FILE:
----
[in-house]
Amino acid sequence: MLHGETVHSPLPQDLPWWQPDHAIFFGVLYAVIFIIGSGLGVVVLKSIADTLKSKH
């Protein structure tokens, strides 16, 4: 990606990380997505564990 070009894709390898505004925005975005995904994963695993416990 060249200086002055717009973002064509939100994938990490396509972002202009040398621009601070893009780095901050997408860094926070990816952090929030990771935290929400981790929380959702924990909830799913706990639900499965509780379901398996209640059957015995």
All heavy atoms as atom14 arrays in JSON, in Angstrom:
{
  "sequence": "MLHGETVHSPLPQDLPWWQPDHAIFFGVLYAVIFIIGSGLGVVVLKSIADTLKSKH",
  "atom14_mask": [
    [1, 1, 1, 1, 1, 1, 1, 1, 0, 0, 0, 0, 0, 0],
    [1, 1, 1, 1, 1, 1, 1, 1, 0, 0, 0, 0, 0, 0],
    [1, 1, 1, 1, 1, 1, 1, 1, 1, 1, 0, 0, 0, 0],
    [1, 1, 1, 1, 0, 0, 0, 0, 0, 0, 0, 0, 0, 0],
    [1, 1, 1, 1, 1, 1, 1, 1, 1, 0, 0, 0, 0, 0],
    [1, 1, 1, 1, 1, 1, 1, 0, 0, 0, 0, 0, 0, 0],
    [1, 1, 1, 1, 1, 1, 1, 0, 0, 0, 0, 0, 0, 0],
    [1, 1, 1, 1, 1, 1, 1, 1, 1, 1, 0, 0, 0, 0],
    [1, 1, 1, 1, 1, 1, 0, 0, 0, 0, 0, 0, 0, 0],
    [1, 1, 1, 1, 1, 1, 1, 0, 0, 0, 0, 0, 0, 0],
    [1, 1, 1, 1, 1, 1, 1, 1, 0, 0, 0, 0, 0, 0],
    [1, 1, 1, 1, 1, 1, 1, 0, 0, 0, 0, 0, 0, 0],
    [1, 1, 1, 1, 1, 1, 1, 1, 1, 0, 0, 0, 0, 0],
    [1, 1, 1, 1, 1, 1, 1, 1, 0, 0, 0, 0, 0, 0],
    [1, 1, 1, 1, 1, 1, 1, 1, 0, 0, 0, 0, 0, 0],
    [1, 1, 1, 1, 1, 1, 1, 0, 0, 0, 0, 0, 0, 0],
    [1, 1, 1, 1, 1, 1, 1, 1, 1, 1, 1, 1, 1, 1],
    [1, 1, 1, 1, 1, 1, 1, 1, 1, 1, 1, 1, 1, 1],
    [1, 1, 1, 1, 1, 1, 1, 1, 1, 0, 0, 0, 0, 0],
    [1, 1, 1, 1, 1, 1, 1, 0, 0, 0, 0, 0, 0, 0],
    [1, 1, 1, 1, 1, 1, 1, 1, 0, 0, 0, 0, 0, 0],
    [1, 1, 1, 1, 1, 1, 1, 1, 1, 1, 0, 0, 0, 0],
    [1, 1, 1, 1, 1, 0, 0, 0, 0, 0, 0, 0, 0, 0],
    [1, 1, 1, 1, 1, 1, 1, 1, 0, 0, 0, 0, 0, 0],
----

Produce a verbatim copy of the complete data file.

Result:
[in-house]
Amino acid sequence: MLHGETVHSPLPQDLPWWQPDHAIFFGVLYAVIFIIGSGLGVVVLKSIADTLKSKH
């Protein structure tokens, strides 16, 4: 990606990380997505564990 070009894709390898505004925005975005995904994963695993416990 060249200086002055717009973002064509939100994938990490396509972002202009040398621009601070893009780095901050997408860094926070990816952090929030990771935290929400981790929380959702924990909830799913706990639900499965509780379901398996209640059957015995």
All heavy atoms as atom14 arrays in JSON, in Angstrom:
{
  "sequence": "MLHGETVHSPLPQDLPWWQPDHAIFFGVLYAVIFIIGSGLGVVVLKSIADTLKSKH",
  "atom14_mask": [
    [1, 1, 1, 1, 1, 1, 1, 1, 0, 0, 0, 0, 0, 0],
    [1, 1, 1, 1, 1, 1, 1, 1, 0, 0, 0, 0, 0, 0],
    [1, 1, 1, 1, 1, 1, 1, 1, 1, 1, 0, 0, 0, 0],
    [1, 1, 1, 1, 0, 0, 0, 0, 0, 0, 0, 0, 0, 0],
    [1, 1, 1, 1, 1, 1, 1, 1, 1, 0, 0, 0, 0, 0],
    [1, 1, 1, 1, 1, 1, 1, 0, 0, 0, 0, 0, 0, 0],
    [1, 1, 1, 1, 1, 1, 1, 0, 0, 0, 0, 0, 0, 0],
    [1, 1, 1, 1, 1, 1, 1, 1, 1, 1, 0, 0, 0, 0],
    [1, 1, 1, 1, 1, 1, 0, 0, 0, 0, 0, 0, 0, 0],
    [1, 1, 1, 1, 1, 1, 1, 0, 0, 0, 0, 0, 0, 0],
    [1, 1, 1, 1, 1, 1, 1, 1, 0, 0, 0, 0, 0, 0],
    [1, 1, 1, 1, 1, 1, 1, 0, 0, 0, 0, 0, 0, 0],
    [1, 1, 1, 1, 1, 1, 1, 1, 1, 0, 0, 0, 0, 0],
    [1, 1, 1, 1, 1, 1, 1, 1, 0, 0, 0, 0, 0, 0],
    [1, 1, 1, 1, 1, 1, 1, 1, 0, 0, 0, 0, 0, 0],
    [1, 1, 1, 1, 1, 1, 1, 0, 0, 0, 0, 0, 0, 0],
    [1, 1, 1, 1, 1, 1, 1, 1, 1, 1, 1, 1, 1, 1],
    [1, 1, 1, 1, 1, 1, 1, 1, 1, 1, 1, 1, 1, 1],
    [1, 1, 1, 1, 1, 1, 1, 1, 1, 0, 0, 0, 0, 0],
    [1, 1, 1, 1, 1, 1, 1, 0, 0, 0, 0, 0, 0, 0],
    [1, 1, 1, 1, 1, 1, 1, 1, 0, 0, 0, 0, 0, 0],
    [1, 1, 1, 1, 1, 1, 1, 1, 1, 1, 0, 0, 0, 0],
    [1, 1, 1, 1, 1, 0, 0, 0, 0, 0, 0, 0, 0, 0],
    [1, 1, 1, 1, 1, 1, 1, 1, 0, 0, 0, 0, 0, 0],